Summer’s finally here. It’s a great time for barbeques and chilling on the beach and if you’re training for a triathlon, it’s open water season! Swimming in open waters can be daunting, even for seasoned triathletes and more so for beginners. It’s only natural. After all, a lake is so much bigger than a swimming pool and the ocean is simply enormous.
Is Open Water Swimming Really Different from Swimming in a Pool?
Yes it is! Open waters can be choppy, murky and there may be currents that want to pull you in different directions. But with some training, you can confidently adapt to these changes. The biggest edge you need while swimming in open waters is more psychological than physical.
We put together our top tips to help you prepare for open water swimming, both physically and mentally, so you can enjoy it as much as we do!
There will be Fish!
Yes that’s top tip number one! Swimming pools always have clean water and clearly marked boundaries. Not so with lakes or the ocean! Don’t be startled if you brush up against vegetation or the occasional fish during an open water swim. In fact, be prepared for it. The water will be murky as well so unlike the pool be prepared not to be able to see the bottom.
Thankfully, we know of no triathlons that are held in crocodile infested waters so you should be safe! However in triathlons, the number of people invading the water is enough to scare most fishes away.
What to Wear during Open Water Swimming
Wetsuits really help with buoyancy but temperatures in summer can vary. If the water is warm, it’s a good idea to ditch the wetsuit for a tech swimsuit to avoid overheating while swimming. In colder areas though, make sure your wetsuit is thick enough to keep you warm. Outdoor shops even stock underwater thermometers that you can use to test the water before you get in.
Use the Buddy System
Public swimming areas should normally have a lifeguard station which is great to start off with. The peace of mind that it provides diminishes, however, as you get further away from the shoreline. Whether it’s a designated public swimming area or you’ve found one of your own, it’s always good to have a buddy swimming next to you, no matter how good a swimmer you are. If you can’t have someone in the water with you, see if your buddy can accompany you in a kayak and egg you on!
How to Stay Safe in Open Waters
On the day of the triathlon, see if you can get in a practice session in the water before the race actually starts.
Do some warm ups before actually getting in, even if the water’s warm. The last thing you need is to cramp up in the water where you can’t find the bottom. Swim along the shoreline, especially if the area you are swimming in is popular with boating enthusiasts. The center of a lake is usually popular motorboat and water ski territory. A brightly colored swim cap should also increase your visibility.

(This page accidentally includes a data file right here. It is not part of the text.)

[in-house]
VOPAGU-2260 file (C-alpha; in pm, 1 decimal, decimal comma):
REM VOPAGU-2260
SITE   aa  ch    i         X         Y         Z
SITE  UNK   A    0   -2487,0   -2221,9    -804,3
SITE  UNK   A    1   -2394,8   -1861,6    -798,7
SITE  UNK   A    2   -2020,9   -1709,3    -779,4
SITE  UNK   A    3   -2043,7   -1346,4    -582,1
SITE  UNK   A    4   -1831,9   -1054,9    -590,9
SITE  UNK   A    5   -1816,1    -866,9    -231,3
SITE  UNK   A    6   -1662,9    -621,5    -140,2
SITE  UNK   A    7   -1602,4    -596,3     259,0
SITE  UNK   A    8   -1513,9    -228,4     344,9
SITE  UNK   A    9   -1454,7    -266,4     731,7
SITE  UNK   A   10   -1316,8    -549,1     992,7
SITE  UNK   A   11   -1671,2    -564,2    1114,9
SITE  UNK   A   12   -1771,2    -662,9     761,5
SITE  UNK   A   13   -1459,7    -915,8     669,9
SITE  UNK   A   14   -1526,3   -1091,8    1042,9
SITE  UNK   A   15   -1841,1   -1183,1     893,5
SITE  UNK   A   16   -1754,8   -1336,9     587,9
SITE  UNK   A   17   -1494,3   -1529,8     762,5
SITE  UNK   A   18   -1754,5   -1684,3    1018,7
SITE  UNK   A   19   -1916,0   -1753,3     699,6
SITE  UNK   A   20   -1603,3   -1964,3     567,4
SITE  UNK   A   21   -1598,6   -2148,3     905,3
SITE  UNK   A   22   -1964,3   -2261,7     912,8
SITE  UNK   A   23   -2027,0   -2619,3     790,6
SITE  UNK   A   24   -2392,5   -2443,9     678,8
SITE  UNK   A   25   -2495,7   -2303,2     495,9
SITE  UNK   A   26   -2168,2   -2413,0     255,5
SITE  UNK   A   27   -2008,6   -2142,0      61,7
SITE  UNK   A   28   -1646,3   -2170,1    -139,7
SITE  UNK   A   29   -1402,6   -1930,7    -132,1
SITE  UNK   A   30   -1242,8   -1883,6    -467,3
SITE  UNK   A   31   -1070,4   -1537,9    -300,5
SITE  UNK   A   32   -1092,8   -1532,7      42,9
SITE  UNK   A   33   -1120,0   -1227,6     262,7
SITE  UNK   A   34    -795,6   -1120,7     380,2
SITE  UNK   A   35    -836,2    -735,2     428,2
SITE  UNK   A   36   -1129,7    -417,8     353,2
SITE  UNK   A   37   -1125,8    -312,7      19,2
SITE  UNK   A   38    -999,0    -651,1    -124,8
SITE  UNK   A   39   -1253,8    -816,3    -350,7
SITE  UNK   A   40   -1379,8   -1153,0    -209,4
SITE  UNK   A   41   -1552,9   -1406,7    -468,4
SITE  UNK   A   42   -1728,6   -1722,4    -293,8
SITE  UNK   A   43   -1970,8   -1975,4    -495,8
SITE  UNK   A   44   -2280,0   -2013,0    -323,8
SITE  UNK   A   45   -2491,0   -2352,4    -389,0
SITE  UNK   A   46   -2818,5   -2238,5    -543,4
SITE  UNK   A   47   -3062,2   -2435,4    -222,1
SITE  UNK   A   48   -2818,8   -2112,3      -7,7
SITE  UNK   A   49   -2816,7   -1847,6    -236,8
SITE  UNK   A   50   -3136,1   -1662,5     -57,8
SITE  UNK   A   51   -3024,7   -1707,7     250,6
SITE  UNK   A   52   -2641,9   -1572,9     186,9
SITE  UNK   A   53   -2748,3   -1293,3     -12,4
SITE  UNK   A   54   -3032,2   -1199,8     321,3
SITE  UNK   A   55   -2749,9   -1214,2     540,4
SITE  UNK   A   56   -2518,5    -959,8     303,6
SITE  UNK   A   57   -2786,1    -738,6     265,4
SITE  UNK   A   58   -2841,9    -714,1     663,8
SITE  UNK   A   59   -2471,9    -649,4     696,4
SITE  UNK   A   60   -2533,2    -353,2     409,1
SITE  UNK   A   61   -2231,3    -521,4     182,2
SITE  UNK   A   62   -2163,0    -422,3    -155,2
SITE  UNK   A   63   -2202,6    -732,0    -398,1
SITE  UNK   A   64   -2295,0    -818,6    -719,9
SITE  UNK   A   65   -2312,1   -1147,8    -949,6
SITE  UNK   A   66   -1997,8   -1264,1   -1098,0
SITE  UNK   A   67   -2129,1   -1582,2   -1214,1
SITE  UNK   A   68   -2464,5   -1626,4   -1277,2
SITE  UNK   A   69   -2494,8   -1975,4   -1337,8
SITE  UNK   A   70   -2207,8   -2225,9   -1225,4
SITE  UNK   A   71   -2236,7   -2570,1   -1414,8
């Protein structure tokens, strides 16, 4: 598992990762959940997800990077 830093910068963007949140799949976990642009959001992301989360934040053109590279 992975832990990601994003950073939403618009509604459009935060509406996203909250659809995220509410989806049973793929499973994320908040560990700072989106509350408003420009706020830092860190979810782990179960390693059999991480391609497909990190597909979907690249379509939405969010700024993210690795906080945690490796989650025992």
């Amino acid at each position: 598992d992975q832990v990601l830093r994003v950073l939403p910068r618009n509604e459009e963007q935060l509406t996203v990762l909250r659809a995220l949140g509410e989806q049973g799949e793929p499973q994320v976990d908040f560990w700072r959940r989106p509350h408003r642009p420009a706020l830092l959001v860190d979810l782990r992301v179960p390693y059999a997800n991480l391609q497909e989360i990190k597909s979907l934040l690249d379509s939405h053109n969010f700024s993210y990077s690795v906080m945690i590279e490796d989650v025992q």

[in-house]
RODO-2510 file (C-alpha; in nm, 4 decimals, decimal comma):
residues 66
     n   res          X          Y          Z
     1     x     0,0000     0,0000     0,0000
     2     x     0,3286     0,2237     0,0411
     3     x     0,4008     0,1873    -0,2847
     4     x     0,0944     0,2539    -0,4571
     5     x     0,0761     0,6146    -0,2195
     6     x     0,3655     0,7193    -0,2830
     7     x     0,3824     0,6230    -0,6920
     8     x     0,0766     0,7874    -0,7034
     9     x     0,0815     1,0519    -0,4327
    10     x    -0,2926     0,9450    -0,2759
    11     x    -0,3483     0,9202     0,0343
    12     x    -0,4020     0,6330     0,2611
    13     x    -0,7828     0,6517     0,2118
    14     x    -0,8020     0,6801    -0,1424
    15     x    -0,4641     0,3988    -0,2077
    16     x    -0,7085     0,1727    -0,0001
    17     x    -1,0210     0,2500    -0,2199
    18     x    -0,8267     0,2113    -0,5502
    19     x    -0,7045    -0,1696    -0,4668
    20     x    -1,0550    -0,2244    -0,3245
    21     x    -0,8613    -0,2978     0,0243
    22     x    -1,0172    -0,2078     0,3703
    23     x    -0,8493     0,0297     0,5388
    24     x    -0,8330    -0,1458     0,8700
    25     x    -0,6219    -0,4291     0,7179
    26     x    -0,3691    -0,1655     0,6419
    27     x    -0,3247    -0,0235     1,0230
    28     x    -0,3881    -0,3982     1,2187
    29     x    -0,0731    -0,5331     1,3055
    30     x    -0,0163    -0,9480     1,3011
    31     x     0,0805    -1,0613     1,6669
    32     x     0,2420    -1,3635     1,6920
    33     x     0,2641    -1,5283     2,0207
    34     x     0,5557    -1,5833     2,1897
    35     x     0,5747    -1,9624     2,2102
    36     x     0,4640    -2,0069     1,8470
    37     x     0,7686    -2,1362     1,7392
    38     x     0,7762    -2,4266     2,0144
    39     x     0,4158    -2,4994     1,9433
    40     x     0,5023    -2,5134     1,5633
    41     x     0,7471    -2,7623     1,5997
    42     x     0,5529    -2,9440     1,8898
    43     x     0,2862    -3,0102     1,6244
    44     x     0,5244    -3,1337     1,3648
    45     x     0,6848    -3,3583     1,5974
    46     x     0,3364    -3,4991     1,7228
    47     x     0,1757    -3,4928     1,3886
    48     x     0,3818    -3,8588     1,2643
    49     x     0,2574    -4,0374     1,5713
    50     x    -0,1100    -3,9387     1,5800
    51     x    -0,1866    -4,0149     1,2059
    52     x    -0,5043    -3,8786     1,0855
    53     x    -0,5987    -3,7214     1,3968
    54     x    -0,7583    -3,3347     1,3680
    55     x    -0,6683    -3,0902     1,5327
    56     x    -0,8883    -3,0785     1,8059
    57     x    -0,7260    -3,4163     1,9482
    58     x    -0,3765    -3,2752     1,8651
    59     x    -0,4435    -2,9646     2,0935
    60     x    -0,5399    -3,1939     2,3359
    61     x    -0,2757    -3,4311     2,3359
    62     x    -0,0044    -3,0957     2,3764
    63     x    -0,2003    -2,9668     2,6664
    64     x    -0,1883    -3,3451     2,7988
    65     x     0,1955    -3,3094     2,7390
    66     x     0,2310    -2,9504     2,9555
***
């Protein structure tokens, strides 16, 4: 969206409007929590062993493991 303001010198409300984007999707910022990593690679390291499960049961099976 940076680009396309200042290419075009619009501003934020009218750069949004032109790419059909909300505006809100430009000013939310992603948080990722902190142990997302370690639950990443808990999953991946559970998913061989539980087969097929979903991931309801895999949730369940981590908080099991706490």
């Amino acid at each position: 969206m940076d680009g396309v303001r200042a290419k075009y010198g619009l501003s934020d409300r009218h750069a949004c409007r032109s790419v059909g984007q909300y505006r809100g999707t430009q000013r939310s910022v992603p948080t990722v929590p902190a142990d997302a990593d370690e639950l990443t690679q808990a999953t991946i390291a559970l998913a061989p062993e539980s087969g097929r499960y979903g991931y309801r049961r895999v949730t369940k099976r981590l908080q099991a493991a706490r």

Get Your Technique Right
Open water swimming needs you to be able to deal with a variety of factors, like choppy waters for example, that can make anyone slightly anxious. Having confidence in your skills like your swim stroke and breathing can help calm you down. If you’re unsure of this part of it, it is a good idea to get a coach who can help guide you to hone your technical skills.
You can do training sessions in a pool as well with practice sessions in open waters a couple of times a week.
How to Sight Open Water Swimming
It is easy to get thrown off course while swimming in open waters. Unlike swimming pools, they do not have clearly defined lanes or boundaries to use as guides. Practice looking up in order to get your bearings whilst swimming. Make sure your goggles are suited to the conditions you will be swimming in and fit well.
Open water swim courses have brightly colored buoys as markers to help you stick to your course. Try and go over the course before the race day if possible. Learn which buoys are the ones marking the turns. You can also always follow the people in front of you. Of course, it’s possible that they could stray off the course as well, so a combination of the two methods should keep you on the right path!
This one, we admit, is easier said than done especially with the excitement of race day and wanting to give your best. Take a moment to yourself and mentally go over the course and focus. Find a good pace and stick to it. Pick it up only if you’re ready for it. After all, there’s still the cycling leg and the run to go!
The main thing is to enjoy your open water swim! We’d love to hear your experience with open water swimming. Let us know in the comments below.
If you’re looking for gear for your open water swim, we would love to help. Contact us if you have any questions – happy swimming!